United Methodists adapt to Zimbabwe’s economic turmoil

  Women from Granary United Methodist Church in Harare, Zimbabwe, learn to make soap to sell during tough economic times. Photo by Chenayi Kumuterera, UM News.   

Women from Granary United Methodist Church in Harare, Zimbabwe, learn to make soap to sell during tough economic times. Photo by Chenayi Kumuterera, UM News. 

United Methodists in Zimbabwe are looking for new opportunities to help survive the economic hardships facing the country.

Many are turning to entrepreneurship in a tough job market.

“After having been affected by the shrinking job market, I was left hopeless,” said Fungai Chihuri, men’s fellowship chairperson for the Zimbabwe West Conference. “Considering my age and the scarcity of jobs, I resorted to the idea of venturing into projects.

“Currently, I am doing poultry, goats and also my backyard gardening, which helps me to provide vegetables for my family. I can say this has sustained us as my last-born has been able to complete her first degree, even though she is now struggling to get formal employment.”

He said he also is venturing into goat breeding, piggery and cattle breeding.

“As leaders, we have also encouraged many to venture into projects (that) are not capital intensive, but (identifying) the things that are available within their locality, which they can add value or sell as they are,” he said.

With the prices of goods skyrocketing, Fungai said, it has become a nightmare for church members, even those who are still working.

“They require bus fare, school fees, rentals, electricity, medical bills, council bills and to also cater for their families, among all of the other expenses which are expected of a breadwinner,” he said.

The Rev. Lancelot Victor Mukundu, Zimbabwe West Board of Ordained Ministry chair and Nyadire Mission station chair, said pastors have not been spared by the current economic crisis.

“Some have seen themselves engaging into some income-generating projects to sustain themselves and their families,” he said.

“The situation now prevailing does not separate much those in rural and urban settlements. The backyard garden has been the mainstay where people grow green vegetables and supply the local markets that are selling within the community,” he said.

The projects depend on the availability of resources and market demand, he said.

“Some are into market gardening — buying and selling. Some have embarked on forestry and fish farming. But the majority of pastors are still struggling to sustain themselves when they get time, and to those who were fortunate like me to get land through the national land reform program, we have embarked on land utilization for commercial farming activities,” Mukundu said.

He said that some pastors have established microfinance “money rounds” every month to start income-generating projects.

“They make up groups of between six and 12, where they give one some substantial amount of money per month (and) then they monitor what the individual has done with her or his round,” he said.

Bertha Katiyo, vice chairperson of United Methodist Women at Granary United Methodist Church, is helping women empower themselves through self-help projects.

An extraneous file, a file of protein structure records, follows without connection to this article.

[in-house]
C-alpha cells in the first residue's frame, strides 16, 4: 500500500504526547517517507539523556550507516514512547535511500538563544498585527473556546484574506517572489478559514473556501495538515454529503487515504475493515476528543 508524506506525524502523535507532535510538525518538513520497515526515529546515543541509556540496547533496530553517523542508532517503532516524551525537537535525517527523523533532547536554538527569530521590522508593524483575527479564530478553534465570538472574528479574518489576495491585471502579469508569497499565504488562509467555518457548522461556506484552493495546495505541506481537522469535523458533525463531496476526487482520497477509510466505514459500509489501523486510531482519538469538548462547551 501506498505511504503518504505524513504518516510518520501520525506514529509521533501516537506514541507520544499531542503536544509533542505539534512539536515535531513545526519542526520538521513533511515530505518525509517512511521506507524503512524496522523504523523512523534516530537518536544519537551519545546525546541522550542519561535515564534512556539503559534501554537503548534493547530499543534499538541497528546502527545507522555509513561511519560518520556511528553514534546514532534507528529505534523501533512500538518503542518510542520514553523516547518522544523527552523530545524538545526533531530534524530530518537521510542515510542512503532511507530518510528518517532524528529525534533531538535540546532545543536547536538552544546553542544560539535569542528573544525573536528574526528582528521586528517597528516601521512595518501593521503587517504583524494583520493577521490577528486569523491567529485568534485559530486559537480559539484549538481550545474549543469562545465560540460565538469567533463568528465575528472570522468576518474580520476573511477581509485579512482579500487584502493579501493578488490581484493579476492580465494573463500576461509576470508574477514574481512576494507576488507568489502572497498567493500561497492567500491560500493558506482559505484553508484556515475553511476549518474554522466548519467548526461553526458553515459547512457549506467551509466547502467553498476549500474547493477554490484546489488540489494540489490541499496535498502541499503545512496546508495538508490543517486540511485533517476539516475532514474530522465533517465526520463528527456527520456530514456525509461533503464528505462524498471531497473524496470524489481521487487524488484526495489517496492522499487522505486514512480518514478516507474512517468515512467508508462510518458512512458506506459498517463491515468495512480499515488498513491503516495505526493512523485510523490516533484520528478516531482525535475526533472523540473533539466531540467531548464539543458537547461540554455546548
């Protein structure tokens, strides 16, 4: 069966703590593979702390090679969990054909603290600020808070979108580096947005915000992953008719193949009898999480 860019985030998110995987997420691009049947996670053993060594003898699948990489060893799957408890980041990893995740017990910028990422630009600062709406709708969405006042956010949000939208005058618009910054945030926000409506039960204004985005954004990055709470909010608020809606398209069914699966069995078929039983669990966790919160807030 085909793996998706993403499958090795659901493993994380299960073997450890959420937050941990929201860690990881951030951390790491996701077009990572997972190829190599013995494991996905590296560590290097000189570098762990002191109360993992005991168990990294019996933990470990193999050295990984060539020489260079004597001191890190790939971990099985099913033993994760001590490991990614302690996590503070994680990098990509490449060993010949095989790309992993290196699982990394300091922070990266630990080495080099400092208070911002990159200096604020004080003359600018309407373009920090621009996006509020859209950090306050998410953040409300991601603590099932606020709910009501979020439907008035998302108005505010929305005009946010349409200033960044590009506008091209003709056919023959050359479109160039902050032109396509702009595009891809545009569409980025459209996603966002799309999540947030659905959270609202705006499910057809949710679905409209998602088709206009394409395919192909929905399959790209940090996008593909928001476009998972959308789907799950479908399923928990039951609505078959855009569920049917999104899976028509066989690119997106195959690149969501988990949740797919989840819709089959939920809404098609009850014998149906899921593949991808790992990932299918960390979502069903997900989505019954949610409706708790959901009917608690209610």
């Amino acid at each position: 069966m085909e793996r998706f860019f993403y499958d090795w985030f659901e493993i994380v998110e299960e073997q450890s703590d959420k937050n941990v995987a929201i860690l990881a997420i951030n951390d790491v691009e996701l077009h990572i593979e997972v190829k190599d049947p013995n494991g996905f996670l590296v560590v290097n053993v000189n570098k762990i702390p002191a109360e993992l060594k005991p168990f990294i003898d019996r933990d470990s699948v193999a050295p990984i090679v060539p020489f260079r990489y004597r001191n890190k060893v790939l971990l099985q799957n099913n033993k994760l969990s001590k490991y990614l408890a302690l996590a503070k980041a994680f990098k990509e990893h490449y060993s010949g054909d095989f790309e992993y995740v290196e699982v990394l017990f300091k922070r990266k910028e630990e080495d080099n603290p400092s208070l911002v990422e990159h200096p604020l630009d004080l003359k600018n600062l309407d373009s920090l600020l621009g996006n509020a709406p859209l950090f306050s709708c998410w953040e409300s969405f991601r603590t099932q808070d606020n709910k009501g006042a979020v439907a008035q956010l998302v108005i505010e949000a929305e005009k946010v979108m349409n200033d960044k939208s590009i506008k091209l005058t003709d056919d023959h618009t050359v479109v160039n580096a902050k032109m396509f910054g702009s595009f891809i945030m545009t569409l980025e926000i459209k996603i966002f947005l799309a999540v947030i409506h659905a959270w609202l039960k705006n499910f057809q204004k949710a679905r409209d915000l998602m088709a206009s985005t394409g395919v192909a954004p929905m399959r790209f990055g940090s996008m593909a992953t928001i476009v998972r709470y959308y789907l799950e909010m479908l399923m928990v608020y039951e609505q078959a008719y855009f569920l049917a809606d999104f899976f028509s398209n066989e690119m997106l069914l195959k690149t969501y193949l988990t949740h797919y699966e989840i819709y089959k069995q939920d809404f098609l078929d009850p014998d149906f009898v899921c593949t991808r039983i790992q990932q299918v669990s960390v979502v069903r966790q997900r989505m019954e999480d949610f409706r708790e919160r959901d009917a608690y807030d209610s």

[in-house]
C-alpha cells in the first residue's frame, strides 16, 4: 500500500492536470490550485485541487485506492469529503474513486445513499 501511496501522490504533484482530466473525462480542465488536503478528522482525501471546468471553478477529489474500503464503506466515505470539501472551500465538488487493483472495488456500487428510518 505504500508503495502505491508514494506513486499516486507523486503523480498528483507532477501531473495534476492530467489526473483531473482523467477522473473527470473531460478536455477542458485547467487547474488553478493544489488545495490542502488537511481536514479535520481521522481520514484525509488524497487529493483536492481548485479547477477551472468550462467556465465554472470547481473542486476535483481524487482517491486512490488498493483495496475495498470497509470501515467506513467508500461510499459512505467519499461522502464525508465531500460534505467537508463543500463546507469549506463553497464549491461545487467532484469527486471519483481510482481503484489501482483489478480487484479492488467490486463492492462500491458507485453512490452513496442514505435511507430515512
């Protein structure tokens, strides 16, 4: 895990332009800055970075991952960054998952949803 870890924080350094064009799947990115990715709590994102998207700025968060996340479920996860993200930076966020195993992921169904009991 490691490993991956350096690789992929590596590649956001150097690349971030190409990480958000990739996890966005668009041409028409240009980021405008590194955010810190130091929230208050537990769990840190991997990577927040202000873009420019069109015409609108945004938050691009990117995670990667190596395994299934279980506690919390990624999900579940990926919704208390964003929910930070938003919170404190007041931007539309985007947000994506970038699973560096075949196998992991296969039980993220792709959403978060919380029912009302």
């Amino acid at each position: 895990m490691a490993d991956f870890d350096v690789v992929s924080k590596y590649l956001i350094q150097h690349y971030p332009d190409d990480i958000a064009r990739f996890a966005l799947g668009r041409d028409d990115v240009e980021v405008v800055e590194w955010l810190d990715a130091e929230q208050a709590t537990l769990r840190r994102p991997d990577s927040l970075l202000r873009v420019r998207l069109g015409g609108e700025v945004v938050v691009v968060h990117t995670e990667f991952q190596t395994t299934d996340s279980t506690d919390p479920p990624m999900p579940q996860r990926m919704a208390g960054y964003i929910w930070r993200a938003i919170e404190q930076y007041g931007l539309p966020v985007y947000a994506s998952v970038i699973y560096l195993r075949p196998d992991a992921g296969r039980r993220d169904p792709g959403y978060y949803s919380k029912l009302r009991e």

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“Our aim is to create economic freedom, to raise the esteem of our women and make them less dependent on their spouses, communities and even donor support,” Katiyo said.

She said the women’s group has been holding activities each Friday to empower women. They invite guests to train the women to make bar soap, dish soap and petroleum jelly.

“Through the leadership of the Rev. Josephine (Bangure) Hoto, Granary United Methodist Church pastor, we have also started making household cleaning detergents, which we are selling in order to try and increase our income,” Katiyo said.

Sydney Mapisaunga, Murewa United Methodist Mission Schools’ deputy headmaster, said the school is stocking up on dried food before prices rise to manage student meals.

“We are not purchasing some products since we have the capacity to produce our own pork, cabbages, onion and chicken parts.”

At Africa University, officials are adapting to the changing fiscal environment by looking at ways to operate more efficiently.

“We are currently using generators, which have become a huge cost driver,” said Stephene Chikozho, director of advancement and public affairs at the United Methodist university. “However, we are working on installing a solar plant that can provide off-the-grid energy for the whole campus within the next 12 months.”

The Rev. Alan Masimba Gurupira, assistant to Bishop Eben K. Nhiwatiwa, said the church is encouraging members to work hard and produce more despite the economic difficulties.

He said through empowerment programs being spearheaded by United Methodist church groups, many members are able to produce household goods for extra income or for use for their families.

He said pastors can help members navigate the challenges they are facing.

“Pastors are being called upon to preach sermons of hope such that members look into the future with a positive attitude,” he said.

Kumuterera is a communicator with the Zimbabwe West Conference.

News media contact: Vicki Brown at (615) 742-5470 or newsdesk@umcom.org. To read more United Methodist news, subscribe to the free Daily or Weekly Digests.

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